These issues will be the subject of talks over the next three months, with the US threatening to go ahead with the imposition of higher tariffs if it is not satisfied with the outcome.

The US decision to put off the tariff hike did not signify an end to the conflict but was a tactical manoeuvre as it seeks what it calls “structural changes” in the Chinese economy, not merely the purchasing of more American exports.

One of the main considerations appears to have been to provide more time to ensure that the European Union and Japan, as well as other countries, come on side with Washington in its push against China’s industrial development.

Trade manoeuvres by the Trump administration over recent months point in this direction.

The US Mexico Canada Agreement (USMCA), replacing the North America Free Trade Agreement and signed at the G20 summit, was aimed, at least in part, at unifying North America for a push against China. Significantly the USMCA deal contained a provision that parties should not agree to free trade deals with China—an unprecedented “third party” intervention in trade agreements.

The US has also struck agreements for bilateral discussions with both the European Union and Japan. Both had opposed such negotiations but then agreed under the threat that failure to do so would see the imposition of auto tariffs of up to 25 percent on “national security” grounds. In the lead-up to the G20 meeting, there was concern among EU negotiators that Trump was again threatening to go ahead with the auto tariffs.

When the trade war against China was launched, the Trump administration came under criticism, not for its anti-China measures as such, but for the way it was proceeding, which was repelling potential allies that also have grievances with Beijing. The temporary tariff pull-back is in line with efforts to secure wider support, as reflected in the G20 communiqué for discussions on “reform” of the WTO, for which the US will seek support from other major powers as it targets China.

On the European side, the decision appears to have been taken to try to accommodate US demands at the G20 lest an open split lead to the imposition of the threatened US auto tariffs.

The position of the European powers was summed up by the French President Emmanuel Macron, who noted that Trump did not express any “dissenting opinion.” “His team negotiated, he was present, and we will keep moving forward,” Macron said. In other words, they did not poke at the bear and the bear did not snarl back at them.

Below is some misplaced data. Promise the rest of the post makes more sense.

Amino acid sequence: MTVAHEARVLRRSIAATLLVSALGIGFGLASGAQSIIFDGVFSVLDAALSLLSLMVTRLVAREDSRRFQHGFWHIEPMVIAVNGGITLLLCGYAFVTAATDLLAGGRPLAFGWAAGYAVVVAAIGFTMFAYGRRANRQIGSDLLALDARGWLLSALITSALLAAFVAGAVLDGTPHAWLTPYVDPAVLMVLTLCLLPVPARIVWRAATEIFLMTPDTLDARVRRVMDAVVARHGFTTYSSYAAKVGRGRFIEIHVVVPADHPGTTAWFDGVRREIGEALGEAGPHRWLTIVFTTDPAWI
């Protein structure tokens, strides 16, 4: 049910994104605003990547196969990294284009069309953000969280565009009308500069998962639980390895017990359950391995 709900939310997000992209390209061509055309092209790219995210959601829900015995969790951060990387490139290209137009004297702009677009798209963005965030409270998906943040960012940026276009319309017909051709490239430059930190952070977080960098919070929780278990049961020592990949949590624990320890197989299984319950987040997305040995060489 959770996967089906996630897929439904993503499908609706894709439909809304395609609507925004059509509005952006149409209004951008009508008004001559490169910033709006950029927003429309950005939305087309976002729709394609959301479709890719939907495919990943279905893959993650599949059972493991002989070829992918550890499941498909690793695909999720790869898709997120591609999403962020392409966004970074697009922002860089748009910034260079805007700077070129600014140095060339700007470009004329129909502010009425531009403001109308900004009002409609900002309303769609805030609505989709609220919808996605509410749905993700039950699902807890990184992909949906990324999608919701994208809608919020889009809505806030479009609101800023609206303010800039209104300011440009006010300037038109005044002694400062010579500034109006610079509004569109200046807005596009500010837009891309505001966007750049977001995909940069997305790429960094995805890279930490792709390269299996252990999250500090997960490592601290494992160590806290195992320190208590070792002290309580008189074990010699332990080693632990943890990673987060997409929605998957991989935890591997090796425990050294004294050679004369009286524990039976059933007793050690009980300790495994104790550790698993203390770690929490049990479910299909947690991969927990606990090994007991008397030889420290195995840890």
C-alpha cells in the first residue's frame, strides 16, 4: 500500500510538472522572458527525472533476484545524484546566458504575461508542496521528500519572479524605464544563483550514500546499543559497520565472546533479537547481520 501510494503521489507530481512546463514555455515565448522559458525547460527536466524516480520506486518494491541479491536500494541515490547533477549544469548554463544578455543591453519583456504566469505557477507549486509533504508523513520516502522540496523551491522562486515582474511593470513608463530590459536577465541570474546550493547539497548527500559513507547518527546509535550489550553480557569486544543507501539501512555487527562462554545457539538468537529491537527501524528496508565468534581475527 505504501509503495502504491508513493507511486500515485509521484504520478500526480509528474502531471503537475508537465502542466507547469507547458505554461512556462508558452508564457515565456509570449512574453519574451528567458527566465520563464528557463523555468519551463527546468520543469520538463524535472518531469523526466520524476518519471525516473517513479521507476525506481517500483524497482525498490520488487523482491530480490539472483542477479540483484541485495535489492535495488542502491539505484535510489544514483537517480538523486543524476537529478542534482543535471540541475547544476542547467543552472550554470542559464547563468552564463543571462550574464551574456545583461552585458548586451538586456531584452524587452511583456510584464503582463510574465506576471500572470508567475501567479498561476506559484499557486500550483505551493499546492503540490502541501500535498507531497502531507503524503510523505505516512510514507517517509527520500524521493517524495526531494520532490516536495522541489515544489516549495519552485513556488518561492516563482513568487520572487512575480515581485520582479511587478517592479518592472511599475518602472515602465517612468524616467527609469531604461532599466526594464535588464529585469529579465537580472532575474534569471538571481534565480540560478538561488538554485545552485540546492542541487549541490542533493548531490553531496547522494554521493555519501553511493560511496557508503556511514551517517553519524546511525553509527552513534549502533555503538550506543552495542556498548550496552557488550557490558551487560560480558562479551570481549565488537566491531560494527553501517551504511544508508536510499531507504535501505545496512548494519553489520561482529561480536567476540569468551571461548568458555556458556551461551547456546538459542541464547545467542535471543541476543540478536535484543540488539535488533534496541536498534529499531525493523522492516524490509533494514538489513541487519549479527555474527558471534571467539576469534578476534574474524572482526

Another consideration in the China decision was concerns over the impact on global financial markets of proceeding with higher tariffs. Trump first raised the prospect of talks with Xi at the G20 at the beginning of November following a significant market sell-off in October. Since then markets, especially the hi-tech companies, have been highly sensitive to the prospect of tariff measures because of their effect on sales and global supply chains.

Following the Trump-Xi meeting both sides put their own positive “spin” on the outcome.

“Today is a great day for the United States,” a senior administration official is reported to have said in a background briefing at the end of the summit. “Across the board it was a resounding success.”

In China, an editorial in the state-owned Global Times, noted for its more strident comments on US policy, said the agreement had “momentous significance.” The official Xinhua news agency said the tariff relief showed the two sides could work together. But as the Wall Street Journal reported, absent from Chinese media reports was the fact that the US had imposed a 90-day limit for negotiations on its demands for the far-reaching changes in the structure of the Chinese economy.

On the US side these changes, which seek to reduce China to a kind of semi-colonial status, are regarded as essential if it is to maintain global economic dominance. Beijing, however, regards any back-down as highly dangerous because it would undermine the entire regime. The trade and economic conflict between the world’s two major economic powers has not been overcome but is entering a potentially more explosive stage.